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Tyson Fury sends heart-warming video to fellow boxer who tried to take his own life

Tyson Fury has sent a heartwarming video to a fan who tried to take his own life.

The 30-year-old reached out to fellow boxer Karl Jones who said his mental illness ‘robbed him of his character’.

Fury sent the direct message to Mr Jones, 32, just hours before the sign maker stepped in the ring for a charity bout for Ultra White Collar Boxing.

Tyson Fury sent the direct message video to Karl Jones from Darlington before his charity fight 

Mr Jones (pictured) said boxing and Fury helped turn his life around after having suicidal thoughts

Mr Jones (pictured) said boxing and Fury helped turn his life around after having suicidal thoughts

In the clip, recorded from the passenger seat of a car, Fury said: ‘I just want to wish Karl all the best for his fight tonight.

‘I read his story, I know he was about to commit suicide and he was inspired by my story. 

‘Quite the turnaround Karl, to be back boxing and helping mental health. Congratulations buddy, you’re doing a fantastic job.

‘Anybody can come back, like I have proved and like you have proved. Good luck in your fight mate, continue to keep battling forward.’

Fury, a former world heavyweight champion battled drug abuse, alcoholism and mental health problems for years before relaunching his own career in June.

The fighter, who went by the name Gypsy King, returned to the ring after two-and-a-half years.

He beat Wladimir Klitschko to become WBA, IBF and WBO heavyweight champion in 2015 but twice had to pull out of a rematch with the Ukrainian.

Fury celebrates with the WBA, IBF, WBO and IBO belts after winning the world heavyweight title fight against Wladimir Klitschko in Duesseldorf, 2015

Fury celebrates with the WBA, IBF, WBO and IBO belts after winning the world heavyweight title fight against Wladimir Klitschko in Duesseldorf, 2015

His life spiralled after this and things got so bad he even told The Joe Rogan Experience: ‘I would start thinking these crazy thoughts.’ 

‘I didn’t care about nothing. I just wanted to die so bad.’

He added: ‘I gave up on life but, as I was heading to the bridge, I heard a voice saying: ‘No, don’t do this Tyson. Think about your kids, your family, your sons and daughter growing up without a dad.’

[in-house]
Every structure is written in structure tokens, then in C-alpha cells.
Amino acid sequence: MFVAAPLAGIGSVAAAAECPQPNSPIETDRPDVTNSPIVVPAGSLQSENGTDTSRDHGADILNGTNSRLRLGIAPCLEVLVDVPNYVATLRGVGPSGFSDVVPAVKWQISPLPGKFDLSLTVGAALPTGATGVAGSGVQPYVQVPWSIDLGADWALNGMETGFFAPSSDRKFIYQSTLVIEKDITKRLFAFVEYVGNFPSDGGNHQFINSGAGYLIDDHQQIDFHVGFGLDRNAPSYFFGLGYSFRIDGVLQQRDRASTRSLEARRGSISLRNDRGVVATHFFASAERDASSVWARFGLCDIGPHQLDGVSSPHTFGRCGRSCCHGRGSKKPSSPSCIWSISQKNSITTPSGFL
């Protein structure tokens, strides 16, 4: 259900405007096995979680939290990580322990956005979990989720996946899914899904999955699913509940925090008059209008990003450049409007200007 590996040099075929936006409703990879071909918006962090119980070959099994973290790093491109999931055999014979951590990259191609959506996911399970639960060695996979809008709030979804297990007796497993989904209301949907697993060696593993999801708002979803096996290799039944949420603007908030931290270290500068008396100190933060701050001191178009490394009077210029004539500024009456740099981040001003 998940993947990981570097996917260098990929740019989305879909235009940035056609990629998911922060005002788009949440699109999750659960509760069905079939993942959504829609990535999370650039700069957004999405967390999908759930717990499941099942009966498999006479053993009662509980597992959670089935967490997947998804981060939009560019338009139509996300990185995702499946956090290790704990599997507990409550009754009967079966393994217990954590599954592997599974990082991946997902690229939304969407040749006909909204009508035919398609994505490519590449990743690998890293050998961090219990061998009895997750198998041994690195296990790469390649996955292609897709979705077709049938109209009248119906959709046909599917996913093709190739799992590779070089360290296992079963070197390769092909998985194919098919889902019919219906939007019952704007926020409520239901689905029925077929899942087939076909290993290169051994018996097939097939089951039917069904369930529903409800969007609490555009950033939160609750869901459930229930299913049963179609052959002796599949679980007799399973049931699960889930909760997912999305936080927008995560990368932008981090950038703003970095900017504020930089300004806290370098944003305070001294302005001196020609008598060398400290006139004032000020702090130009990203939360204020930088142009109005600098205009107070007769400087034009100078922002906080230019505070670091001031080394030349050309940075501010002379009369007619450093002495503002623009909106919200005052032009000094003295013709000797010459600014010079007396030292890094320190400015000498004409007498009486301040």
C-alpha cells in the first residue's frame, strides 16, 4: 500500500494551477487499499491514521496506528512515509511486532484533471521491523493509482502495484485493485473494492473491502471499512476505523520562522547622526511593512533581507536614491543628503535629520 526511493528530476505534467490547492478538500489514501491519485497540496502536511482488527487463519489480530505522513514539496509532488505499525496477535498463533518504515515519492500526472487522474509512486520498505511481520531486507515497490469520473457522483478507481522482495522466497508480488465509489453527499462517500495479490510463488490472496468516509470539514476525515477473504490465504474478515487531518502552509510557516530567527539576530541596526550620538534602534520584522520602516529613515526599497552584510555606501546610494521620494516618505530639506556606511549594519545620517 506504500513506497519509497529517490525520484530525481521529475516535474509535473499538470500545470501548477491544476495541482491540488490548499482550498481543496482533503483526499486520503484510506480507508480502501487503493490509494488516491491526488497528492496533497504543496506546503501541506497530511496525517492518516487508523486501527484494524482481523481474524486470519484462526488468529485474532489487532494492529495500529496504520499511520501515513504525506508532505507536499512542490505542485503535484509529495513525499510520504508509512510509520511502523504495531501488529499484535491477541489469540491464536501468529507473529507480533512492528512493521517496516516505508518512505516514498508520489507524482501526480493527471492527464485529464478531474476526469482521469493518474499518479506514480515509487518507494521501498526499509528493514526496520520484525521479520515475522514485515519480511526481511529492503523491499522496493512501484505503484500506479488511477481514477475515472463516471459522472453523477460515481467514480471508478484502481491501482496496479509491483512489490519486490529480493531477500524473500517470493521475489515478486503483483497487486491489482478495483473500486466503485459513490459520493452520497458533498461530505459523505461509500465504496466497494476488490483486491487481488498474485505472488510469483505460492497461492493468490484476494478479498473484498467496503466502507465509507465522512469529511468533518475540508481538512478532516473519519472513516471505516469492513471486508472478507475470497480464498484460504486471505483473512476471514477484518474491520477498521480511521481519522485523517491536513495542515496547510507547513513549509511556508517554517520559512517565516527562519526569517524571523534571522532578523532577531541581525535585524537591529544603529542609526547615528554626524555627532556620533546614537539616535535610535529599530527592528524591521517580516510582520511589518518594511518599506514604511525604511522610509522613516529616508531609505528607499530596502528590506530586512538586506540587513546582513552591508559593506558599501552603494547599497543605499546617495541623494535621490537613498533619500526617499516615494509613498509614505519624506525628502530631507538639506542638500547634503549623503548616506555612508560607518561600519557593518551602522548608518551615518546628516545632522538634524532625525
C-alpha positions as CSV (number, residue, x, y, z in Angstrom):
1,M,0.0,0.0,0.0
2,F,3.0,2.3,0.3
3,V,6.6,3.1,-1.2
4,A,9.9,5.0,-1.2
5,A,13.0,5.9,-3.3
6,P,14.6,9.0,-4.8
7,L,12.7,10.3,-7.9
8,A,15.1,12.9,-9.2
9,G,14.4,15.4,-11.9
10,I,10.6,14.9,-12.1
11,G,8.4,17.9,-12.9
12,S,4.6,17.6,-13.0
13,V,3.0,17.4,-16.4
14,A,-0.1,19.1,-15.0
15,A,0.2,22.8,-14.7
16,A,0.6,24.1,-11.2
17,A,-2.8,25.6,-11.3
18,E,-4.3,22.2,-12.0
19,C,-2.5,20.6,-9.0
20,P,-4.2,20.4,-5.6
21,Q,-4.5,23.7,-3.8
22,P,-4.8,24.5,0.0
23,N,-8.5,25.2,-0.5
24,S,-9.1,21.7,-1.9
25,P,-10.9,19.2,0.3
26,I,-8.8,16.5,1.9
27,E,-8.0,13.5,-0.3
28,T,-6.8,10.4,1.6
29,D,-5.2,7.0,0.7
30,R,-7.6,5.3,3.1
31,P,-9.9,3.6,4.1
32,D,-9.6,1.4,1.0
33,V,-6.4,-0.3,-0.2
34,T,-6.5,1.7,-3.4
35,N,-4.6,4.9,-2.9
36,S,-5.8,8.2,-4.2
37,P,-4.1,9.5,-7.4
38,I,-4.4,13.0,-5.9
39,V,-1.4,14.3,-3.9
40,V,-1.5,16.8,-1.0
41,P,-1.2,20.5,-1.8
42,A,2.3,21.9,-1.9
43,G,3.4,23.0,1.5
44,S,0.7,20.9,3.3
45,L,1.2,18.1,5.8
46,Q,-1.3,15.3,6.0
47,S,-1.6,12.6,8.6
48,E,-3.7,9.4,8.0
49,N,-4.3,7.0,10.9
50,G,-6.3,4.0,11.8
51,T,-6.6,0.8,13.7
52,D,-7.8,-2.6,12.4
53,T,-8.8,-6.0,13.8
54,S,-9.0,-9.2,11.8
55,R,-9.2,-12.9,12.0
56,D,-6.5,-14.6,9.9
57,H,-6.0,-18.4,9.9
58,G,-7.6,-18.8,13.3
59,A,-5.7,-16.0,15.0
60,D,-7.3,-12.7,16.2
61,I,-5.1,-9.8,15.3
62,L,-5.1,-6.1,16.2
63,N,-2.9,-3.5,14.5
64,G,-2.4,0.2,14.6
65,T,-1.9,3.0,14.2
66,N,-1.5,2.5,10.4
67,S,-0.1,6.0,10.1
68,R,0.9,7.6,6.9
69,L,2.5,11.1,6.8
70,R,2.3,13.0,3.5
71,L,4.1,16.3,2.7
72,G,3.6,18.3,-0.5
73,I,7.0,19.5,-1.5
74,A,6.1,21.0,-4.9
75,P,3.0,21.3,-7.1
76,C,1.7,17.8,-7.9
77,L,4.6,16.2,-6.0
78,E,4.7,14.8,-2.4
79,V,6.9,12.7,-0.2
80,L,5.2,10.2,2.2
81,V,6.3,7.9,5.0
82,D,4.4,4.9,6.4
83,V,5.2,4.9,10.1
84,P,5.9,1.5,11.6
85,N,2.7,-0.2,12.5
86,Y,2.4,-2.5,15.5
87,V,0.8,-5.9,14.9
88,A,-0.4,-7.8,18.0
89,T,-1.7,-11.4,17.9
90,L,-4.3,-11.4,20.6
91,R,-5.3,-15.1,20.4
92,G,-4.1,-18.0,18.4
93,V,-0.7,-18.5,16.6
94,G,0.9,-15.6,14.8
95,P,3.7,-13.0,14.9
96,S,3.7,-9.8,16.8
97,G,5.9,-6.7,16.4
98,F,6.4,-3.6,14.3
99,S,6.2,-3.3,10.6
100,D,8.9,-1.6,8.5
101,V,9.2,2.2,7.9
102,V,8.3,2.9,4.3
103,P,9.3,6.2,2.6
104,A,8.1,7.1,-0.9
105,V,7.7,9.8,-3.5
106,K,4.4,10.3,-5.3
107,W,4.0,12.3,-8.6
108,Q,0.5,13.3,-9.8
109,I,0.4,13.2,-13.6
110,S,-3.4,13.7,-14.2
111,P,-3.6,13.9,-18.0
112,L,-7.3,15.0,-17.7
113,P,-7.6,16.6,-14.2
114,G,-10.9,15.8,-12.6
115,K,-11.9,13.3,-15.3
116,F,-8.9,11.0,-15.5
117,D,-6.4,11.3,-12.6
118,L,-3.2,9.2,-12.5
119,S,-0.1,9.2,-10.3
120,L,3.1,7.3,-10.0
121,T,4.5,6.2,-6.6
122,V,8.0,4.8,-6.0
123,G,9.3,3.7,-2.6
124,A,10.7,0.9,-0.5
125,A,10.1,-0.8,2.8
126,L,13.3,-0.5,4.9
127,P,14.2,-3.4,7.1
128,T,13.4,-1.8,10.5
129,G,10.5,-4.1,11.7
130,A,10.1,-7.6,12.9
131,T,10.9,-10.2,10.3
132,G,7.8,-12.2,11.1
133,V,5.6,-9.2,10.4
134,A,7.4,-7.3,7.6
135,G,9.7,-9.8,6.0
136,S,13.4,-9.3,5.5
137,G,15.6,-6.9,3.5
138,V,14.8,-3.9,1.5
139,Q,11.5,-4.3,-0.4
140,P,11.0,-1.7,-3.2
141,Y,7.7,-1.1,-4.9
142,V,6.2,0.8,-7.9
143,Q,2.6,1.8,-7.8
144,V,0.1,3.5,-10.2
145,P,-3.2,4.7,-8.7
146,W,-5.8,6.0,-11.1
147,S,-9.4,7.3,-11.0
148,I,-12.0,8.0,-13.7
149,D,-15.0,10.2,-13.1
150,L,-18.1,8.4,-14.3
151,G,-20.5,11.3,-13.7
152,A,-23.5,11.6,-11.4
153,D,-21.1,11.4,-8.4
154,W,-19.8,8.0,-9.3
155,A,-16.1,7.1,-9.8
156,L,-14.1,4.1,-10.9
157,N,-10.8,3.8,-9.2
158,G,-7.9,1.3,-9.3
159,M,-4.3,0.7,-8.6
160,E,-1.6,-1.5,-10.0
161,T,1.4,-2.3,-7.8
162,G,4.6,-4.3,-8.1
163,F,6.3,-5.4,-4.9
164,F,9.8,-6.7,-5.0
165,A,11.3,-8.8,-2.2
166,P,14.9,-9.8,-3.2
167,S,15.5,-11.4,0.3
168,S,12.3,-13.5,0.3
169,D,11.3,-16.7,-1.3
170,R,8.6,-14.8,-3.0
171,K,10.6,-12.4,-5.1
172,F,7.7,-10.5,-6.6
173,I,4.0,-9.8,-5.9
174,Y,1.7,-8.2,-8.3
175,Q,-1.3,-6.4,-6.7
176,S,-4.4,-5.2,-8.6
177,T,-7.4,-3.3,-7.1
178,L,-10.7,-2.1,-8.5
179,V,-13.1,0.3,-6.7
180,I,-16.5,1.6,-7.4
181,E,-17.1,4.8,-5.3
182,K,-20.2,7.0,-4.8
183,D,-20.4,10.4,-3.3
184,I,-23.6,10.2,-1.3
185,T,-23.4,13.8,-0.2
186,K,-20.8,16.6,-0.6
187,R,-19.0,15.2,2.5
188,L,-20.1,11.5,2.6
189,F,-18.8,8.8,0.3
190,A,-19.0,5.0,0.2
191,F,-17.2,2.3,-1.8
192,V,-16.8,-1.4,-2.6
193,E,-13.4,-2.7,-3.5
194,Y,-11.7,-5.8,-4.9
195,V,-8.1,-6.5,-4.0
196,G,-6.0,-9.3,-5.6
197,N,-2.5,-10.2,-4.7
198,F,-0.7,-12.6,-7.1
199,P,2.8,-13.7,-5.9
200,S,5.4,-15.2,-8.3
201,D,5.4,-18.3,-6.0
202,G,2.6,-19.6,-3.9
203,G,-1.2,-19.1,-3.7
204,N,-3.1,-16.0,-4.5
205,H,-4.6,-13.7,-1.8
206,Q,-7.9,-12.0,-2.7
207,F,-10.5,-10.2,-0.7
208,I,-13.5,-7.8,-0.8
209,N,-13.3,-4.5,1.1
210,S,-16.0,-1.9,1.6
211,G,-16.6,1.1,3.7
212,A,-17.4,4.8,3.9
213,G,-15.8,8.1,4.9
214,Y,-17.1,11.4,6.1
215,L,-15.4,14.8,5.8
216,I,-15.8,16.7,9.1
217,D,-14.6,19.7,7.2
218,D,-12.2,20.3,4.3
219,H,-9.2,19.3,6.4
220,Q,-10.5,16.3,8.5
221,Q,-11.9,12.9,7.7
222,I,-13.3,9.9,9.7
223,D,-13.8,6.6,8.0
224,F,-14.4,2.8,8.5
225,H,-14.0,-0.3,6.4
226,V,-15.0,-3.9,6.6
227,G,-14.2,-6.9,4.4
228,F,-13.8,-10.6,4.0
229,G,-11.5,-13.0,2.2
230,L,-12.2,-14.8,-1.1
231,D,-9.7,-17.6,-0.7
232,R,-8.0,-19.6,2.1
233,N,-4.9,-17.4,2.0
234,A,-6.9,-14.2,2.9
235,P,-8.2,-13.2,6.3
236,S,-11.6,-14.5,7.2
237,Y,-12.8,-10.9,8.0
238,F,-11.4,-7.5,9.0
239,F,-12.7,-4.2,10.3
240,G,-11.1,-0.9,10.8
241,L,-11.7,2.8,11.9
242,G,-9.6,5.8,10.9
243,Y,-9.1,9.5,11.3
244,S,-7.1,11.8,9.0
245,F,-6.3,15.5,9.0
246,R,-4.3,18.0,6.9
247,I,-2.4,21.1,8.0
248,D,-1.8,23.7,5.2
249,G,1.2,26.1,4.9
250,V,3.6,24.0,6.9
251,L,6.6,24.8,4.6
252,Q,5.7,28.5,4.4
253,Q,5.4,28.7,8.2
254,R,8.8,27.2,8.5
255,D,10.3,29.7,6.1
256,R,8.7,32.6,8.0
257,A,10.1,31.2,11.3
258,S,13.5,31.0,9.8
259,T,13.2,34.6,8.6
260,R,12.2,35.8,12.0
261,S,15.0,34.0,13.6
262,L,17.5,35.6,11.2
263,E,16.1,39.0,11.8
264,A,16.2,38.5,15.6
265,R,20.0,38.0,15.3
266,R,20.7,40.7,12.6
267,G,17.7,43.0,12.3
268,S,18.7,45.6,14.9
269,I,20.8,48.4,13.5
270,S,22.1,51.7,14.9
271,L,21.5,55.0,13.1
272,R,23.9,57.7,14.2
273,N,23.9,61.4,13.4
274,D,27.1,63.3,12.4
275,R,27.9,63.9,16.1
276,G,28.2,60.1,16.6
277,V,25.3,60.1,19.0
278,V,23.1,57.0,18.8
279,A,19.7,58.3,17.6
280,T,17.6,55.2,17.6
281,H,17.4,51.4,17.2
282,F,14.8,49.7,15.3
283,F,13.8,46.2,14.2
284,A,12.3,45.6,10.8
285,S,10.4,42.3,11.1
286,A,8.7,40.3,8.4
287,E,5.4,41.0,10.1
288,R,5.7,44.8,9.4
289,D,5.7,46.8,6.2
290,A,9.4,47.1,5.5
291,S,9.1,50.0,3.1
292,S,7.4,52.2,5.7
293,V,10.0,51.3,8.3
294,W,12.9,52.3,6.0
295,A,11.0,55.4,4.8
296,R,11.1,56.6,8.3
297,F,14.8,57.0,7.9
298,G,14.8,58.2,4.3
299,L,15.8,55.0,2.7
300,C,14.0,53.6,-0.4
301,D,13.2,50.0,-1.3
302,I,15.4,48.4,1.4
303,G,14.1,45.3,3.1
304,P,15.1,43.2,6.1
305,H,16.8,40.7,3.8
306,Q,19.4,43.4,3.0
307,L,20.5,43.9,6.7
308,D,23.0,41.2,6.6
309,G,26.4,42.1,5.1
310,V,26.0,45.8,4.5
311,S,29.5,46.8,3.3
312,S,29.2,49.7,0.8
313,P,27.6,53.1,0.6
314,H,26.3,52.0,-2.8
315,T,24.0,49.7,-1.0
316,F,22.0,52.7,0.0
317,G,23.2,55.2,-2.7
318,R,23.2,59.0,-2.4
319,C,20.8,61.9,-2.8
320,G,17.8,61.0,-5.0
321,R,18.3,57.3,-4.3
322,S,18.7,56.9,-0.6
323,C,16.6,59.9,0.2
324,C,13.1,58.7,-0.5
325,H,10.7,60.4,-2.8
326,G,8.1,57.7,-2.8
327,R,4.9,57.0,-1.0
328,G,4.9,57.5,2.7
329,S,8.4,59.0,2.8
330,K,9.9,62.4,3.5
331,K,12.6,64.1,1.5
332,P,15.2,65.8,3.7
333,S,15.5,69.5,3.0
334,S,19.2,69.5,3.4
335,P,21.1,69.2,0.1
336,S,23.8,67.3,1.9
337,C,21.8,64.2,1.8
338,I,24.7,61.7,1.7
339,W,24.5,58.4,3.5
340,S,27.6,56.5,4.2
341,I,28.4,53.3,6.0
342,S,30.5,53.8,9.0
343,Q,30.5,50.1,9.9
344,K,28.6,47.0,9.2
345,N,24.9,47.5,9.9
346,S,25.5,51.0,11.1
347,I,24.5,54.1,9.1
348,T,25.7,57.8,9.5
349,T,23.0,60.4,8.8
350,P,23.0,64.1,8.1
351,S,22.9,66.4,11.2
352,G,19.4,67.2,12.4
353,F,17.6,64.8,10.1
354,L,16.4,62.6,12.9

Mr Jones said the sport transformed his life, with Fury playing a key part.   

Mr Jones fought in the White Collar Boxing charity bout last Saturday in front of hundreds of people at The Dolphin Centre in Darlington

Mr Jones fought in the White Collar Boxing charity bout last Saturday in front of hundreds of people at The Dolphin Centre in Darlington

Mr Jones saw the message and had the confidence to fight in front of hundreds of people at The Dolphin Centre in Darlington last Saturday for the charity bout.

He walk into the room with the same entrance music as Fury – Gala’s Freed From Desire – before the three-round fight which finished in a draw.

Mr Jones, of Pensbury Street, Darlington, said he was ‘chuffed’ to get the message from Fury.

He told the Northern Echo: ‘I couldn’t believe that he’d heard about me and then took the time out so send it over.’

He said: 'He's been a huge inspiration for me having come through so much and to then get back in the ring'

He said: ‘He’s been a huge inspiration for me having come through so much and to then get back in the ring’

He continued: ‘I’ve watched it so many times but still can’t believe he did that for me. 

‘He’s been a huge inspiration for me having come through so much and to then get back in the ring. 

‘I would recommend anyone to give it a go – it has been so positive for me. I’m now considering signing up to do it again.’

Mr Jones started boxing when he was 14, but only got back into it after he was inspired by Fury’s talk about mental health following his fight with Deontay Wilder in December.

Mr Jones said: ‘At the end, he did a post-fight interview and he talked about mental health. He said ‘if you’re down, reach out, talk to people’. He said ‘if I can do it, you can do it’.’

For confidential support call the Samaritans on 116123 or visit a local Samaritans branch, see www.samaritans.org for details. 

Read more at DailyMail.co.uk